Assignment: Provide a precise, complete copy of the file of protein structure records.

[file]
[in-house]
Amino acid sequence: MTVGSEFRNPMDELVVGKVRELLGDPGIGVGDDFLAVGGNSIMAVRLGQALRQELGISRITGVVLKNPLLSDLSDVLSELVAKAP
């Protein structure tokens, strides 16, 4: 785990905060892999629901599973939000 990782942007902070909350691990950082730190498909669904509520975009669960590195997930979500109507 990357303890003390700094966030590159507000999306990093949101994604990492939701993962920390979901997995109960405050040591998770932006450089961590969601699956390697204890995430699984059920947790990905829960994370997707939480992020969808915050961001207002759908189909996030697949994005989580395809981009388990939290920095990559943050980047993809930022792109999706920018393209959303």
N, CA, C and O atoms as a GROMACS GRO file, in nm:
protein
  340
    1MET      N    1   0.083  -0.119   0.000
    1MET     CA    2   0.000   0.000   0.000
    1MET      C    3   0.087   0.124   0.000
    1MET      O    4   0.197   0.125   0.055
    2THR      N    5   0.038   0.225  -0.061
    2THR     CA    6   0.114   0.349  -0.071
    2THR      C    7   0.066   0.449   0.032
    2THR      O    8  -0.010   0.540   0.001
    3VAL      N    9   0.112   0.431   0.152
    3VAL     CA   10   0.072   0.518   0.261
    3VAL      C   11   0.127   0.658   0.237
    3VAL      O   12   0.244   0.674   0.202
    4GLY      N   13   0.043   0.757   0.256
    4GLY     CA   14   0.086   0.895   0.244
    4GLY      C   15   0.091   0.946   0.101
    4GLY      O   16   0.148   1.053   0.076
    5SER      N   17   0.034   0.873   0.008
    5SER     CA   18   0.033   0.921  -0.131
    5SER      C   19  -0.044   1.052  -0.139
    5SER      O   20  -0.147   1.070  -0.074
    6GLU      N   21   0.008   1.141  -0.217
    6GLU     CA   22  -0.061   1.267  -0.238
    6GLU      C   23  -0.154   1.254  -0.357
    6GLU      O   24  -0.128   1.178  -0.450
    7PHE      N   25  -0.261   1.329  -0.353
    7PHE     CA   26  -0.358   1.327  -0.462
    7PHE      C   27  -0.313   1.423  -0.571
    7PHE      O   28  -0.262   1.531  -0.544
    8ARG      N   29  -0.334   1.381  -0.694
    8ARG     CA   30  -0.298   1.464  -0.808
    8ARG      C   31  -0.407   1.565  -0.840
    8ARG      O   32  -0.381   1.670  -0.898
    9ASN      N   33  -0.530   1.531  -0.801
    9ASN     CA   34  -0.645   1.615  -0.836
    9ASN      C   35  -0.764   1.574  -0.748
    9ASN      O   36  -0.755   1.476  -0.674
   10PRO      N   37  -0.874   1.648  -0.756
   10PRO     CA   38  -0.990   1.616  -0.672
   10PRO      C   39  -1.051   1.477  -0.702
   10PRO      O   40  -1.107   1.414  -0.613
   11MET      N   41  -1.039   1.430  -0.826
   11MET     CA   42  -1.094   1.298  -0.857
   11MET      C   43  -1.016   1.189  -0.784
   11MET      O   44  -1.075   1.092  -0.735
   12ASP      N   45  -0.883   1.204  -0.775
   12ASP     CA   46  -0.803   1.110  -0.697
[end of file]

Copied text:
[in-house]
Amino acid sequence: MTVGSEFRNPMDELVVGKVRELLGDPGIGVGDDFLAVGGNSIMAVRLGQALRQELGISRITGVVLKNPLLSDLSDVLSELVAKAP
């Protein structure tokens, strides 16, 4: 785990905060892999629901599973939000 990782942007902070909350691990950082730190498909669904509520975009669960590195997930979500109507 990357303890003390700094966030590159507000999306990093949101994604990492939701993962920390979901997995109960405050040591998770932006450089961590969601699956390697204890995430699984059920947790990905829960994370997707939480992020969808915050961001207002759908189909996030697949994005989580395809981009388990939290920095990559943050980047993809930022792109999706920018393209959303």
N, CA, C and O atoms as a GROMACS GRO file, in nm:
protein
  340
    1MET      N    1   0.083  -0.119   0.000
    1MET     CA    2   0.000   0.000   0.000
    1MET      C    3   0.087   0.124   0.000
    1MET      O    4   0.197   0.125   0.055
    2THR      N    5   0.038   0.225  -0.061
    2THR     CA    6   0.114   0.349  -0.071
    2THR      C    7   0.066   0.449   0.032
    2THR      O    8  -0.010   0.540   0.001
    3VAL      N    9   0.112   0.431   0.152
    3VAL     CA   10   0.072   0.518   0.261
    3VAL      C   11   0.127   0.658   0.237
    3VAL      O   12   0.244   0.674   0.202
    4GLY      N   13   0.043   0.757   0.256
    4GLY     CA   14   0.086   0.895   0.244
    4GLY      C   15   0.091   0.946   0.101
    4GLY      O   16   0.148   1.053   0.076
    5SER      N   17   0.034   0.873   0.008
    5SER     CA   18   0.033   0.921  -0.131
    5SER      C   19  -0.044   1.052  -0.139
    5SER      O   20  -0.147   1.070  -0.074
    6GLU      N   21   0.008   1.141  -0.217
    6GLU     CA   22  -0.061   1.267  -0.238
    6GLU      C   23  -0.154   1.254  -0.357
    6GLU      O   24  -0.128   1.178  -0.450
    7PHE      N   25  -0.261   1.329  -0.353
    7PHE     CA   26  -0.358   1.327  -0.462
    7PHE      C   27  -0.313   1.423  -0.571
    7PHE      O   28  -0.262   1.531  -0.544
    8ARG      N   29  -0.334   1.381  -0.694
    8ARG     CA   30  -0.298   1.464  -0.808
    8ARG      C   31  -0.407   1.565  -0.840
    8ARG      O   32  -0.381   1.670  -0.898
    9ASN      N   33  -0.530   1.531  -0.801
    9ASN     CA   34  -0.645   1.615  -0.836
    9ASN      C   35  -0.764   1.574  -0.748
    9ASN      O   36  -0.755   1.476  -0.674
   10PRO      N   37  -0.874   1.648  -0.756
   10PRO     CA   38  -0.990   1.616  -0.672
   10PRO      C   39  -1.051   1.477  -0.702
   10PRO      O   40  -1.107   1.414  -0.613
   11MET      N   41  -1.039   1.430  -0.826
   11MET     CA   42  -1.094   1.298  -0.857
   11MET      C   43  -1.016   1.189  -0.784
   11MET      O   44  -1.075   1.092  -0.735
   12ASP      N   45  -0.883   1.204  -0.775
   12ASP     CA   46  -0.803   1.110  -0.697